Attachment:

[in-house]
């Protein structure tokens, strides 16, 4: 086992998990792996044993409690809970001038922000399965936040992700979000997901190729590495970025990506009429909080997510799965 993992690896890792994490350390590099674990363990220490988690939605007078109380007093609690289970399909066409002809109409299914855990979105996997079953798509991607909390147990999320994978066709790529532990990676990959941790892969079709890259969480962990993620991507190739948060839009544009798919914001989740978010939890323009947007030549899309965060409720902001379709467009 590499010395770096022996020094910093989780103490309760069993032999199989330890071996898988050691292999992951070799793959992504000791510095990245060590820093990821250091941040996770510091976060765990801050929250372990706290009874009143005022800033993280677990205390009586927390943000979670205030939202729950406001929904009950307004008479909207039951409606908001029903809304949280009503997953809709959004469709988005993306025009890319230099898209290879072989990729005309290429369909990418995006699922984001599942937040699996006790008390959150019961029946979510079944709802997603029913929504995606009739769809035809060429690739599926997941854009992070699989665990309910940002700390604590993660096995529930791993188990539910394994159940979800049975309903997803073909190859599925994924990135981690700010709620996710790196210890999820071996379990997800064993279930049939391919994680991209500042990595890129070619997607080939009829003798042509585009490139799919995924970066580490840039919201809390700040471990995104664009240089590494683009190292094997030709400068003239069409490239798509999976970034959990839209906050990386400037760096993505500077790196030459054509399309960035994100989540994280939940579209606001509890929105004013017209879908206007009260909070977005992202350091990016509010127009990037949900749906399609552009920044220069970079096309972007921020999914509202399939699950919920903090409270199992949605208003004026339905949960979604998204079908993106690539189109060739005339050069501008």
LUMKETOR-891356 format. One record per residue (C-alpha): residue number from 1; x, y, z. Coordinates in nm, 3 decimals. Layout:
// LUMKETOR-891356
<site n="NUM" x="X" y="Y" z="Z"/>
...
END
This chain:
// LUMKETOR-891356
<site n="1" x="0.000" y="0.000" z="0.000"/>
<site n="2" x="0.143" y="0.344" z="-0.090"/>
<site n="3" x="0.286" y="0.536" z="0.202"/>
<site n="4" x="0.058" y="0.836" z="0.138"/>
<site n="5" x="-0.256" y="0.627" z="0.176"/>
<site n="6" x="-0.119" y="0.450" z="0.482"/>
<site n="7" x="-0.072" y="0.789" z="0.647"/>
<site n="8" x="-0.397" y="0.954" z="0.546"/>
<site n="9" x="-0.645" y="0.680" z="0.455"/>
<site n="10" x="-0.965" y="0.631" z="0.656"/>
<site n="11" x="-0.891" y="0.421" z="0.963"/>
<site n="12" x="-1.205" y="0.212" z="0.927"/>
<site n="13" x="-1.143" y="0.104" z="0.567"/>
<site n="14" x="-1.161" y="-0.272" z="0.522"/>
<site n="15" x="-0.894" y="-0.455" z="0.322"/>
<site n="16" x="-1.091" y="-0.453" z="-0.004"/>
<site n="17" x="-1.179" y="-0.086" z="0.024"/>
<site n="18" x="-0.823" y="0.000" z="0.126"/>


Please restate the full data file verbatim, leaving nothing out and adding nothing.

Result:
[in-house]
């Protein structure tokens, strides 16, 4: 086992998990792996044993409690809970001038922000399965936040992700979000997901190729590495970025990506009429909080997510799965 993992690896890792994490350390590099674990363990220490988690939605007078109380007093609690289970399909066409002809109409299914855990979105996997079953798509991607909390147990999320994978066709790529532990990676990959941790892969079709890259969480962990993620991507190739948060839009544009798919914001989740978010939890323009947007030549899309965060409720902001379709467009 590499010395770096022996020094910093989780103490309760069993032999199989330890071996898988050691292999992951070799793959992504000791510095990245060590820093990821250091941040996770510091976060765990801050929250372990706290009874009143005022800033993280677990205390009586927390943000979670205030939202729950406001929904009950307004008479909207039951409606908001029903809304949280009503997953809709959004469709988005993306025009890319230099898209290879072989990729005309290429369909990418995006699922984001599942937040699996006790008390959150019961029946979510079944709802997603029913929504995606009739769809035809060429690739599926997941854009992070699989665990309910940002700390604590993660096995529930791993188990539910394994159940979800049975309903997803073909190859599925994924990135981690700010709620996710790196210890999820071996379990997800064993279930049939391919994680991209500042990595890129070619997607080939009829003798042509585009490139799919995924970066580490840039919201809390700040471990995104664009240089590494683009190292094997030709400068003239069409490239798509999976970034959990839209906050990386400037760096993505500077790196030459054509399309960035994100989540994280939940579209606001509890929105004013017209879908206007009260909070977005992202350091990016509010127009990037949900749906399609552009920044220069970079096309972007921020999914509202399939699950919920903090409270199992949605208003004026339905949960979604998204079908993106690539189109060739005339050069501008």
LUMKETOR-891356 format. One record per residue (C-alpha): residue number from 1; x, y, z. Coordinates in nm, 3 decimals. Layout:
// LUMKETOR-891356
<site n="NUM" x="X" y="Y" z="Z"/>
...
END
This chain:
// LUMKETOR-891356
<site n="1" x="0.000" y="0.000" z="0.000"/>
<site n="2" x="0.143" y="0.344" z="-0.090"/>
<site n="3" x="0.286" y="0.536" z="0.202"/>
<site n="4" x="0.058" y="0.836" z="0.138"/>
<site n="5" x="-0.256" y="0.627" z="0.176"/>
<site n="6" x="-0.119" y="0.450" z="0.482"/>
<site n="7" x="-0.072" y="0.789" z="0.647"/>
<site n="8" x="-0.397" y="0.954" z="0.546"/>
<site n="9" x="-0.645" y="0.680" z="0.455"/>
<site n="10" x="-0.965" y="0.631" z="0.656"/>
<site n="11" x="-0.891" y="0.421" z="0.963"/>
<site n="12" x="-1.205" y="0.212" z="0.927"/>
<site n="13" x="-1.143" y="0.104" z="0.567"/>
<site n="14" x="-1.161" y="-0.272" z="0.522"/>
<site n="15" x="-0.894" y="-0.455" z="0.322"/>
<site n="16" x="-1.091" y="-0.453" z="-0.004"/>
<site n="17" x="-1.179" y="-0.086" z="0.024"/>
<site n="18" x="-0.823" y="0.000" z="0.126"/>